The French government holds crisis talks on job losses at Airbus on Monday as the ruling right's main candidate in presidential elections heads for Toulouse to build trust with workers on the eve of a strike.
Unemployment in Ireland rose slightly last month to 4.3%, according to government statistics released Friday.
Inflation in the 13 nations that share the euro currency slowed by more than expected to 1.8% in January, the EU statistics agency said Wednesday, a figure that may undermine the European Central Bank's case for raising interest rates again next month.
Oil and light metals group Norsk Hydro said Monday fourth-quarter fell 68 percent after the company had to write down the value of some assets.
India's Tata Steel is likely to buy back existing Corus debt in the financing of its acquisition of the Anglo-Dutch steelmaker, the Financial Times said on Monday, citing people familiar with the matter.
Currency issues are expected to take center stage this weekend as finance ministers and bankers from the world’s seven richest nations gather for a meeting in Essen, Germany. Weakness in the Yen will likely spark a debate involving Germany, who wants the G-7 nations to prevent hedge funds from having too much influence over currency markets.
The European Central Bank and the Bank of England both kept interest rates steady Thursday, and now investors will be looking to the ECB press conference for more insight on when European rates will rise.
Although the good Lord had already told markets he would be leaving 17 months early, the latest earnings news has underlined the need for a new broom at BP.
Manchester was the surprise choice Tuesday as the site for Britain's first Las Vegas-style supercasino, beating bids from London's Millennium Dome and Blackpool.
"Does the World Economic Forum have a reason to exist? And two portfolio managers offer investment ideas if an equity pullback occurs.
Lufthansa Chief Executive Wolfgang Mayrhuber sees European airline consolidation accelerating should talks to liberalize the market between the United States and the European Union fail, he told the Financial Times Deutschland.
NYSE CEO John Thain says he expects to complete the merger with Euronext in the spring and is looking for other deals as he tries to build a global market. Asia -- and very likely the Tokyo Stock Exchange -- is next in his sights. "We want to build a global exchange," says Thain, who admits the regulatory environment in the U.S. could be more conducive for that. (More)
"Overall, 52% of CEOs are 'very confident' and 40% 'somewhat confident” about revenue growth over the next year -- more than double the level of 2001."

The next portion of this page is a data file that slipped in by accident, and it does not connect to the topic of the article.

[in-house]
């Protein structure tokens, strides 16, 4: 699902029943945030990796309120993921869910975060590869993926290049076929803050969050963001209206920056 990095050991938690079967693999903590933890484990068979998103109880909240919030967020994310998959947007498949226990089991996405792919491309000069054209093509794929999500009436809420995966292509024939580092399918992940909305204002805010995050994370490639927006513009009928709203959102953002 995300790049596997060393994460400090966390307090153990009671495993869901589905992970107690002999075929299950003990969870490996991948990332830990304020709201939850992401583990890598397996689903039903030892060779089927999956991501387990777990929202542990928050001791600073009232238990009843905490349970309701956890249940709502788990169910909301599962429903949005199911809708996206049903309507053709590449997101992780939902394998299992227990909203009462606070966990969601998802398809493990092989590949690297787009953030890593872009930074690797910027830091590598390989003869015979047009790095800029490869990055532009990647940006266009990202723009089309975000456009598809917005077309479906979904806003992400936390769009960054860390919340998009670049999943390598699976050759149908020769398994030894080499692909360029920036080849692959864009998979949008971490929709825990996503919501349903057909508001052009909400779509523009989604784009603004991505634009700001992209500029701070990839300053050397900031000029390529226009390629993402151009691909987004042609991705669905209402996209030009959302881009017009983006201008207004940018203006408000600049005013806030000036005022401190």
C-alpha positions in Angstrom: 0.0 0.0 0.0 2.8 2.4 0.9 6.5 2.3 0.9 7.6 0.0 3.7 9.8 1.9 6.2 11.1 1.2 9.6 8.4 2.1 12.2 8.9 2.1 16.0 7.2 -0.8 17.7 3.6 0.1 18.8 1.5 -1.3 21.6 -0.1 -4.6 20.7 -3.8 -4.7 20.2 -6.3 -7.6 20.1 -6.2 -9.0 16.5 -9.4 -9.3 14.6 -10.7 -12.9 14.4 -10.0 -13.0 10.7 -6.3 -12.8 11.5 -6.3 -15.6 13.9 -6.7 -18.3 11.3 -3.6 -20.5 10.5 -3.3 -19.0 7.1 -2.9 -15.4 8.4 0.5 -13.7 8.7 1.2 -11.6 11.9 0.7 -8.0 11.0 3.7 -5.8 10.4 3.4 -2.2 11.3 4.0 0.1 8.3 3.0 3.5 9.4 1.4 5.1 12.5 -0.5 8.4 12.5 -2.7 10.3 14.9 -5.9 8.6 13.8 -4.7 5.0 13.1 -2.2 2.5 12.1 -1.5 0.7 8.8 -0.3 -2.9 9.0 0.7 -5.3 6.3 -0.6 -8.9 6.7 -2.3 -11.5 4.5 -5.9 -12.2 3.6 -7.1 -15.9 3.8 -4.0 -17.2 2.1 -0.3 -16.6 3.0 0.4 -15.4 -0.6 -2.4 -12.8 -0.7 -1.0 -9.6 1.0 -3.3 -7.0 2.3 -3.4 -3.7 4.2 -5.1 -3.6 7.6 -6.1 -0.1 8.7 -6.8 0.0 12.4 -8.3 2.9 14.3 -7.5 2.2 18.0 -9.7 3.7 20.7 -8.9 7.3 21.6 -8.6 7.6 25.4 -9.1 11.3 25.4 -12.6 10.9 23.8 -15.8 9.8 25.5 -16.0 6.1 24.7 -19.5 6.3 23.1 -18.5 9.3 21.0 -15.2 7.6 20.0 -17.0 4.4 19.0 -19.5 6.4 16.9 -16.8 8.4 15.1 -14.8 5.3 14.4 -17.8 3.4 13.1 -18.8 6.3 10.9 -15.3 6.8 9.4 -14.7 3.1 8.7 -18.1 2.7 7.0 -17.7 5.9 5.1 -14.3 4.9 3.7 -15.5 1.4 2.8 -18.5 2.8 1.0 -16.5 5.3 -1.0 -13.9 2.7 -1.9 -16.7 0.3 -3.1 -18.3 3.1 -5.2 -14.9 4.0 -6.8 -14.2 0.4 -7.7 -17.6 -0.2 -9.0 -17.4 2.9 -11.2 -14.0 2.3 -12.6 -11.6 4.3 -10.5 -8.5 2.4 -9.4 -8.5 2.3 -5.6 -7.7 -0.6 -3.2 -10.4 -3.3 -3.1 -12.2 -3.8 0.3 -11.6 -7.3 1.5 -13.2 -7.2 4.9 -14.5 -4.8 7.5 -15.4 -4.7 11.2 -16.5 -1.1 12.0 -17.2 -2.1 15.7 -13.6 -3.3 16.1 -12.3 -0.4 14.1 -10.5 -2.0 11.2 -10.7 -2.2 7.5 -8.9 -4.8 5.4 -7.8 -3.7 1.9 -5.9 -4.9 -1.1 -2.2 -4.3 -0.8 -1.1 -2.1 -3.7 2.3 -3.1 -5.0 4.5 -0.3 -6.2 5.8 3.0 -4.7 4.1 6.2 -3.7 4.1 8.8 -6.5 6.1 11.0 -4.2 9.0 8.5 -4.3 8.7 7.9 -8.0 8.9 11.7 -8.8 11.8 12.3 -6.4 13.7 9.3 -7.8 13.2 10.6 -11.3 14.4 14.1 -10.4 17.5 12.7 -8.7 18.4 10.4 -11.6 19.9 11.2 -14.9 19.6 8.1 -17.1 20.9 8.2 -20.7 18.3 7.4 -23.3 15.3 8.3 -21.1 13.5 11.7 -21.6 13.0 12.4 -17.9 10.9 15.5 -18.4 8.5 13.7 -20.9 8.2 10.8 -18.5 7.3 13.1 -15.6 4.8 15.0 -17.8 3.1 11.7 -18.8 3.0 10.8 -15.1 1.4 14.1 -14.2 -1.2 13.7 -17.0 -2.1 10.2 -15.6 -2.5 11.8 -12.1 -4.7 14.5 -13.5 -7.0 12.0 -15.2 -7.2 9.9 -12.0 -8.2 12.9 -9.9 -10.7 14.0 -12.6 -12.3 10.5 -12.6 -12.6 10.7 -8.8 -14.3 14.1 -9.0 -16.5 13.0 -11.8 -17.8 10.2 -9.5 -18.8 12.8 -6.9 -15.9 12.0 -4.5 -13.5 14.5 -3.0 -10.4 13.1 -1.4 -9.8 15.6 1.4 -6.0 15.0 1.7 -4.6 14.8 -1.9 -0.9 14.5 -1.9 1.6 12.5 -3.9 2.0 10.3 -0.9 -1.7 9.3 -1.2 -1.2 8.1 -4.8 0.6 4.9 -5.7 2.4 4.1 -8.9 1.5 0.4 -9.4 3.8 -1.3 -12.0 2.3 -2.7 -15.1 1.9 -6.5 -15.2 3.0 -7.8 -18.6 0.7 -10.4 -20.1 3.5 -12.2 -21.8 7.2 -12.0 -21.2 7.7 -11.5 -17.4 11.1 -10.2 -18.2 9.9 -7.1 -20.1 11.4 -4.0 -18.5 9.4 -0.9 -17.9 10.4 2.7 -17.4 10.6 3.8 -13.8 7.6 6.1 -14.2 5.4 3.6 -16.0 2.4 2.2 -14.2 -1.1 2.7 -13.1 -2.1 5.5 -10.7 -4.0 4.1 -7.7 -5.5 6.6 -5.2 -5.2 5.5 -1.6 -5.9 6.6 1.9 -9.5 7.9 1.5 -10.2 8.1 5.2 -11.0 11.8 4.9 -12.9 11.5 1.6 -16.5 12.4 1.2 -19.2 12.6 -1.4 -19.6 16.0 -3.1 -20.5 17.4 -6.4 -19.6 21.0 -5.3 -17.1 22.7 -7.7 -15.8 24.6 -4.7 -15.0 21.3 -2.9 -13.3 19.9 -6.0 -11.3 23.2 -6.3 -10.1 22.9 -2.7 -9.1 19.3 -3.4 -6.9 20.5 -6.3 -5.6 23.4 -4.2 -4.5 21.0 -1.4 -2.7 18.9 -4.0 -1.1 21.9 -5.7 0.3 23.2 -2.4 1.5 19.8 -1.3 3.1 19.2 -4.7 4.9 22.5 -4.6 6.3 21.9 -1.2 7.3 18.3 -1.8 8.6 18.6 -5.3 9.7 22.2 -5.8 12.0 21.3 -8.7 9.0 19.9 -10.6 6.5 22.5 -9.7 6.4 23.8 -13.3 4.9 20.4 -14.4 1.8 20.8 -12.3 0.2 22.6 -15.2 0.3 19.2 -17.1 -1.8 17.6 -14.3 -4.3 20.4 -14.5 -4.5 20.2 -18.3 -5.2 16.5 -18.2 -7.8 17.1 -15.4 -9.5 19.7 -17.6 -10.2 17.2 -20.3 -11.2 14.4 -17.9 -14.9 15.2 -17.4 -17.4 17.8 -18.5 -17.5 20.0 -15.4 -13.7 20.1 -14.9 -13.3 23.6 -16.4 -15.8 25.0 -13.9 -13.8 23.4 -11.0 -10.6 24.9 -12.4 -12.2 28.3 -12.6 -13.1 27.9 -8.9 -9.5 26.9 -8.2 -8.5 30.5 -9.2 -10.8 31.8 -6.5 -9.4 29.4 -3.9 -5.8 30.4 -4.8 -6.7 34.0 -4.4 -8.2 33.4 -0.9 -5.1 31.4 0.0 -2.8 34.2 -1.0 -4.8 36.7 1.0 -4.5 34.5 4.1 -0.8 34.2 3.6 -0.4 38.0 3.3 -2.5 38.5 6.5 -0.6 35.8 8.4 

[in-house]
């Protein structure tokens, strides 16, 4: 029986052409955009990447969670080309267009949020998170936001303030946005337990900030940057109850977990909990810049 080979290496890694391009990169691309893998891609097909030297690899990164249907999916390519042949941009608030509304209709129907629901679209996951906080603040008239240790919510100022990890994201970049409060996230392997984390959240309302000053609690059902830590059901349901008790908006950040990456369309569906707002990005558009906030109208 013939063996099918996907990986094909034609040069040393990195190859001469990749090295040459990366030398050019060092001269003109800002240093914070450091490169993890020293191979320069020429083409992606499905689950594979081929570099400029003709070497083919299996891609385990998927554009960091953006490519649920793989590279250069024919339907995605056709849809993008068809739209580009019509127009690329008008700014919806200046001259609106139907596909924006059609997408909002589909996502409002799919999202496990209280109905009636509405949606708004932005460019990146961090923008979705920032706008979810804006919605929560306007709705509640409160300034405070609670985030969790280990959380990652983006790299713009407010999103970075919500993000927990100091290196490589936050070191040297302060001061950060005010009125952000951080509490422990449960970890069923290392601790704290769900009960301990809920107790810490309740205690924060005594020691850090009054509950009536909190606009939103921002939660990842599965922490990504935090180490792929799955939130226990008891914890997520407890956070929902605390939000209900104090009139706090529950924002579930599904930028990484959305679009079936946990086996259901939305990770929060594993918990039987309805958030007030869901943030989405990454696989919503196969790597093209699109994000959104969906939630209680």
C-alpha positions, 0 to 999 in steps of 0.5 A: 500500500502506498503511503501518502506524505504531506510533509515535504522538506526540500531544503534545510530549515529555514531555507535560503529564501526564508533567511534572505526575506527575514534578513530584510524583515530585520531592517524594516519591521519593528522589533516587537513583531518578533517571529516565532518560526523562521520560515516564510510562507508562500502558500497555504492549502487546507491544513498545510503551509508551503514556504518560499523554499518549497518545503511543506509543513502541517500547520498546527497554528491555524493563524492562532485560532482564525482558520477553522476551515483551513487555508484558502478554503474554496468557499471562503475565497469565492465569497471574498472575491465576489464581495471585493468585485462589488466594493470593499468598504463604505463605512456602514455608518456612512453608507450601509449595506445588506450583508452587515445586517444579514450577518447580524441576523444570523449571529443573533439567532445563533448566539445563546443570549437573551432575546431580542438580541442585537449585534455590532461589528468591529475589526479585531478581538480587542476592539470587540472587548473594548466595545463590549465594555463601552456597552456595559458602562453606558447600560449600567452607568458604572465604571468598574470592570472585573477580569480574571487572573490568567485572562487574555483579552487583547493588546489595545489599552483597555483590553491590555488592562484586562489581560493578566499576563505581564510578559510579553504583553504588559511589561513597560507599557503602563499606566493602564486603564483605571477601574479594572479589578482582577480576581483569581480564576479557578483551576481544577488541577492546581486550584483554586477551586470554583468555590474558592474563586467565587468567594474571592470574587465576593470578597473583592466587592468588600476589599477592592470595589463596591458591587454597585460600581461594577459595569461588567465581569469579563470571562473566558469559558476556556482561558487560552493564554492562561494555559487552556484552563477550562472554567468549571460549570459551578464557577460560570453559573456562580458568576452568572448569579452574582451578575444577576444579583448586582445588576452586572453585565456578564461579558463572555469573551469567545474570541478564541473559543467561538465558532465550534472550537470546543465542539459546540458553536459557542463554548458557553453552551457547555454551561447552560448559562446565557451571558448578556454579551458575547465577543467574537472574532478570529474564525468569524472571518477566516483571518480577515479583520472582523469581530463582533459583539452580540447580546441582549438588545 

Stocks in the U.S. are leaning towards a higher open, as investors brace for a barrage of earnings news. Oil is bucking its recent downtrend and is slightly higher as cold weather finally settles into the Northeast. European stocks are trading higher, helped by mining, metals and oil stocks. Asian markets closed higher with Tokyo at a 9-month high.
Stocks in the U.S. look set for a weaker opening, influenced by touchy tech stocks, earnings, and the big decline in oil. Dow components GE and Citigroup both reported earnings early today. GE's 12 percent increase was in line with expectations and Citigroup's lower profits were a bit better than Wall Street expected. Citigroup also raised its dividend by 10 percent.
The pace of U.S. home construction in December came in better than expected this morning – although housing starts ended in 2006 at a 15-year low. The better news somewhat brightens a down housing market--which has been offering a mixed bag of investment opportunities. But is there someplace else to go? Yes--as investors are now looking for opportunities in overseas REITS...
Inflation in Ireland has reached a four-year high of 4.9%, the government's Central Statistics Office reported Thursday, citing a surge in mortgage and fuel costs as well as a hike in tobacco taxes.
Did you do better than 14.8% last year? I ask because that is what Bob Mckee at Independent Strategy claims for the clients that followed his advice in 2006. The brave part of the advice was to underweight equities.
European car sales rose only slightly last year despite economic growth speeding up to the fastest rate since 2000, the manufacturers' association ACEA said Tuesday.
Bulgaria's consumer prices rose by 1.2% in December from a month earlier, the government reported Monday.